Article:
WASHINGTON – Laid off and with a pre-existing medical condition, Tucson resident Sue Voelker said it was a struggle to get health insurance – until the passage of the Affordable Care Act.
Voelker, on a conference call Tuesday with state Democrats and a White House official, said that under “Obamacare” she was able to sign up for a Gold Plan policy at the same price as lesser coverage that had previously been offered to her, and that it has not limited her on the doctors she can see.
“I have a lot of doctors,” said Voelker, an information technology consultant who suffers from Marfan’s syndrome. “It’s the same group (of doctors) I have been going through.”
Voelker’s success in getting registered in a red state like Arizona was held out by the Democrats as an emblem of the progress made under Obamacare at the end of 2013. Voelker was joined on the call by state Sen. Anna Tovar, D-Tolleson, state Rep. Ruben Gallego, D-Phoenix, and David Simas, a deputy advisor at the White House.
Simas said national health care enrollment in December was more than 1.8 million, nearly five times the enrollment in October and November combined.˜ Arizona had more than 9,000 people sign up in December.
But where Democrats saw gains, at least one Republican congressman from the state said the numbers were nothing to brag about.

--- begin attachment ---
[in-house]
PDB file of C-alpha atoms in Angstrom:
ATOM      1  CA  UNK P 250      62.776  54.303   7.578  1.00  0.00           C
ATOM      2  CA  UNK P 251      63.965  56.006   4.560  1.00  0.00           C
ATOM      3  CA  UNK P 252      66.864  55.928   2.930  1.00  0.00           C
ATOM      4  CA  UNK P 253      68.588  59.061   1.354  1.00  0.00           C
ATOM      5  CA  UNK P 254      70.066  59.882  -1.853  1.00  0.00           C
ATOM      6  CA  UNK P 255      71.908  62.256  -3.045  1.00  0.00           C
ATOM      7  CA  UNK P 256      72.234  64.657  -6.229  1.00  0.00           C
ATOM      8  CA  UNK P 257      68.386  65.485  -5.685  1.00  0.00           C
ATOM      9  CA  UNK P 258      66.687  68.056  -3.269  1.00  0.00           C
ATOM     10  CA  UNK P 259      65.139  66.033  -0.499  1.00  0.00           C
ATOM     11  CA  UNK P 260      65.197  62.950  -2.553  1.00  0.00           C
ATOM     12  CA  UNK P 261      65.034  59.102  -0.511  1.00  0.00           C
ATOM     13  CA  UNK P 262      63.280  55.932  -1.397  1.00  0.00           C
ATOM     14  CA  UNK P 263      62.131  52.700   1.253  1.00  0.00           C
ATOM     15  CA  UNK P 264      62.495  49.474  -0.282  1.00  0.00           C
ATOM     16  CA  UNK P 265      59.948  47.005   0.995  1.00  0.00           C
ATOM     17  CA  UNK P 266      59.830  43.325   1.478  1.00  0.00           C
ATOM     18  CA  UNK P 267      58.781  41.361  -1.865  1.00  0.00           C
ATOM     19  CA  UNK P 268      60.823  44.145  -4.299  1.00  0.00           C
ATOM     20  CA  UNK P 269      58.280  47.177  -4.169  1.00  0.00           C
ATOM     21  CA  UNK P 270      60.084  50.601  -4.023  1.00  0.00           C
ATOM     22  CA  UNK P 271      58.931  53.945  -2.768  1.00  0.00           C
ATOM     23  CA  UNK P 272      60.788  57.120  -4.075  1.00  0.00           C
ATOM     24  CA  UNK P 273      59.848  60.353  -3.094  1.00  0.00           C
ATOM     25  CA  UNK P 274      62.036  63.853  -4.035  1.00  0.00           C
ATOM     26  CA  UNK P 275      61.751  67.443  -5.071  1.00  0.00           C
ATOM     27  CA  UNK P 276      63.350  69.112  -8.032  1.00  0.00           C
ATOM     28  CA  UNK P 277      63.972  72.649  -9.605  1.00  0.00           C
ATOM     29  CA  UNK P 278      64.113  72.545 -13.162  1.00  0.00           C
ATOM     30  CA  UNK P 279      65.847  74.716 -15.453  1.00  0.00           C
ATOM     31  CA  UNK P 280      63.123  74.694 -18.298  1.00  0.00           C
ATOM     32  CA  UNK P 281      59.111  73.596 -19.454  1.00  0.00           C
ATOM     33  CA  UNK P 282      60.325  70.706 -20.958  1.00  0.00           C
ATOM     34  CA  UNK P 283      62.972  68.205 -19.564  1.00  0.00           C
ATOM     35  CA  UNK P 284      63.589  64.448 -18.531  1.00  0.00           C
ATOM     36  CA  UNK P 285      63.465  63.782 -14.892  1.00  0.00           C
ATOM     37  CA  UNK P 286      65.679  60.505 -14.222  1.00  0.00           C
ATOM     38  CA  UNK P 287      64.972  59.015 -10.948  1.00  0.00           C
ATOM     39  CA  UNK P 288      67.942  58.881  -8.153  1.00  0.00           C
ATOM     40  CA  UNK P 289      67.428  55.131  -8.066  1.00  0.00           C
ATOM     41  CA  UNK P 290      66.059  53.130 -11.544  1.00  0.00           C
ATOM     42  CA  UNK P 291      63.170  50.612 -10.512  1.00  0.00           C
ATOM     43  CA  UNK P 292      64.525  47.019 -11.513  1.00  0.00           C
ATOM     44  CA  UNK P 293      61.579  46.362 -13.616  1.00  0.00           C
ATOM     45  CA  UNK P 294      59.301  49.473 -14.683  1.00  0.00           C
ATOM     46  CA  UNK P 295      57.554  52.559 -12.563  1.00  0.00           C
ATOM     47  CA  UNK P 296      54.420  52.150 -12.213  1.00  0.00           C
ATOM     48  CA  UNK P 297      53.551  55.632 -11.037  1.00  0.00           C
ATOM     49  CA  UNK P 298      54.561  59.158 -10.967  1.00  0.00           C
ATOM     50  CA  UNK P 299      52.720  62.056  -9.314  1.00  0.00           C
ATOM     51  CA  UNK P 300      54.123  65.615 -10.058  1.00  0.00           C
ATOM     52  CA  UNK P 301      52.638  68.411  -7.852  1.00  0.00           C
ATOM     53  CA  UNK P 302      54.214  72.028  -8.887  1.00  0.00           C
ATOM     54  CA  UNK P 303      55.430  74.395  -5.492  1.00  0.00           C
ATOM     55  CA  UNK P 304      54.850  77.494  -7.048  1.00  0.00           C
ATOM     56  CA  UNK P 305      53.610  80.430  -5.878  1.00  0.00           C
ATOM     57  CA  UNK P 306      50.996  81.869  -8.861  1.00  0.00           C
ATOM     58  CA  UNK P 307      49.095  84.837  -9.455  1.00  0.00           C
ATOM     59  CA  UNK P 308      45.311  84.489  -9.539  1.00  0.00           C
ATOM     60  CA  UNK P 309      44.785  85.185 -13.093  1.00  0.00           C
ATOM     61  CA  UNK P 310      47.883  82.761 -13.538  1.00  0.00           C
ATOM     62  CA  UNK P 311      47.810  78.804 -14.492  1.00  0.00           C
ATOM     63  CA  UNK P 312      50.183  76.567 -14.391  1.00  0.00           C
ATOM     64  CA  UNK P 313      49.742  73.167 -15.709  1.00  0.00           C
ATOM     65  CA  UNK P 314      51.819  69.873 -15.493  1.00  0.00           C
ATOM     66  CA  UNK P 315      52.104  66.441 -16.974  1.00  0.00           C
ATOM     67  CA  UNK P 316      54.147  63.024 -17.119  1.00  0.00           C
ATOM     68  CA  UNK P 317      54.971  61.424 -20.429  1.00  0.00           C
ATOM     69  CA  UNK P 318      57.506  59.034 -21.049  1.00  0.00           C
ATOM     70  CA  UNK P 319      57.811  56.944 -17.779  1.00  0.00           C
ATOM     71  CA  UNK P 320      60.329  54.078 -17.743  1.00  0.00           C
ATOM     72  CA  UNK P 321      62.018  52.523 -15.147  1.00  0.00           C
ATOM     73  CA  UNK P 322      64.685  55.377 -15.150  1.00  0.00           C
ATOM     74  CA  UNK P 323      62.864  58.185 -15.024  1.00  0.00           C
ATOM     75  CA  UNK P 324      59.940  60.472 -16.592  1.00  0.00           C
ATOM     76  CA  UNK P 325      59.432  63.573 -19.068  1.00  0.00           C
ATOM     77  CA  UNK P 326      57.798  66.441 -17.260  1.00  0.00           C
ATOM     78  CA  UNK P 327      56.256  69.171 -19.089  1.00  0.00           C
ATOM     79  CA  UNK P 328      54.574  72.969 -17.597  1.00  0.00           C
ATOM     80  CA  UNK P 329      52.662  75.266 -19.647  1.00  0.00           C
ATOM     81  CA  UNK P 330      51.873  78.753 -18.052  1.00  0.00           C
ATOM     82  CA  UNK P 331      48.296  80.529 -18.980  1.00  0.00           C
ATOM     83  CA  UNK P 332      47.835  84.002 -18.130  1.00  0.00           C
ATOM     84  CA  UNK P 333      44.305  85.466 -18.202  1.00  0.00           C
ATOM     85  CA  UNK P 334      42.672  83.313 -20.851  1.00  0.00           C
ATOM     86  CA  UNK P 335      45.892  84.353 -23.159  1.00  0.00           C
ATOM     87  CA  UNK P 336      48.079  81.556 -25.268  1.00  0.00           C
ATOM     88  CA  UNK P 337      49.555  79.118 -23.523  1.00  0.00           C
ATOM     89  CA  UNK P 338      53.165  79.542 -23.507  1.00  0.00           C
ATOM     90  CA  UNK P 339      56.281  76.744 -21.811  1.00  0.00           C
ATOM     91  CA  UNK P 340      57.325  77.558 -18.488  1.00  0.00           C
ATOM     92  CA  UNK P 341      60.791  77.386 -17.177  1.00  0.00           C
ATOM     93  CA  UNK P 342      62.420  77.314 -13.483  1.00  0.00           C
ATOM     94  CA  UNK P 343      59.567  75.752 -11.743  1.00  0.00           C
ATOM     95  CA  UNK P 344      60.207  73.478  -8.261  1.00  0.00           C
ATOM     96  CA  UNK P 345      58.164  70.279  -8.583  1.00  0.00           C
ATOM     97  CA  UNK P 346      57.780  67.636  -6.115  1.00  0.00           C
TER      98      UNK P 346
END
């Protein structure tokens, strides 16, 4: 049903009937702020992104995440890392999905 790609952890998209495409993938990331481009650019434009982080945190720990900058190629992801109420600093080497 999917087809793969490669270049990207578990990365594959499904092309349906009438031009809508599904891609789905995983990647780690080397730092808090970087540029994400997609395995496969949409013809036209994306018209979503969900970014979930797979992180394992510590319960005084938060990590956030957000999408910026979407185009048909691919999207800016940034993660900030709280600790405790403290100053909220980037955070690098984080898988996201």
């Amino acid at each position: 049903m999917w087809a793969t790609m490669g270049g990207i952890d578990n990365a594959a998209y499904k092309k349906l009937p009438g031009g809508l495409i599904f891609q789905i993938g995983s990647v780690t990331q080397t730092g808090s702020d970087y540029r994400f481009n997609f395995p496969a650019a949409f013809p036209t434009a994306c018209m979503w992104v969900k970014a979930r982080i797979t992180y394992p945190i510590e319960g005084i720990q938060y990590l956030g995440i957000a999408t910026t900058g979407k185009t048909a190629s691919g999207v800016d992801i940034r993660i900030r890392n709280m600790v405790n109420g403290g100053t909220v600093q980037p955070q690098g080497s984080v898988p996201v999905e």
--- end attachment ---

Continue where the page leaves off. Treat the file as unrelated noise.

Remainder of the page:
“Arizona’s population is more than 6.5 million, yet a measly 28,000 Arizonans purchased health care plans on the exchange” since it began in October, said Rep. Paul Gosar, R-Prescott, in an emailed statement.
The statement noted that 36 percent of the Arizona enrollees are between 55 and 64 years old, and that the program needs more younger people to keep health insurance premiums from rising further. Gosar pointed to a Prescott woman who testified to a House committee that her monthly premiums rose $800 under the act, which she feared might force the family to sell its home and cars to make ends meet.
“This law us a complete disaster, which must be repealed and replaced with a free-market, patient-centered alternative,” Gosar said in his statement.
Simas conceded that just one in three Arizonans enrolled so far is under age 35. But he said a strategy of “constant outreach, repetition and engagement” has started to bear fruit, noting that there have now been 11 million phone calls and 53 million visits to the health care website.
Simas also pointed to efforts to boost youth enrollment in the program by getting as many athletes and celebrities as possible to endorse enrollment. He said Feb. 15 has been designated National Youth Enrollment day in hopes of gaining massive sign-ups.
Tovar, a cancer survivor, said she was elated to be in Washington for the passage of the health care act, saying it could give all Arizonans the opportunity for health care that she had.
Gallego also emphasized that before the passage of the ACA nearly 129 million Americans had their health care coverage threatened due to a pre-existing condition – people like Voelker and her Marfan’s, a genetic disorder that affects connective tissue. The act has changed that, Simas said.
“Every person in Arizona who wants coverage will be able to sign up for that coverage,” he said. “It is not about Democrats or Republicans. It is not about the Washington debates. It is about making sure everyone in Arizona gets affordable care.”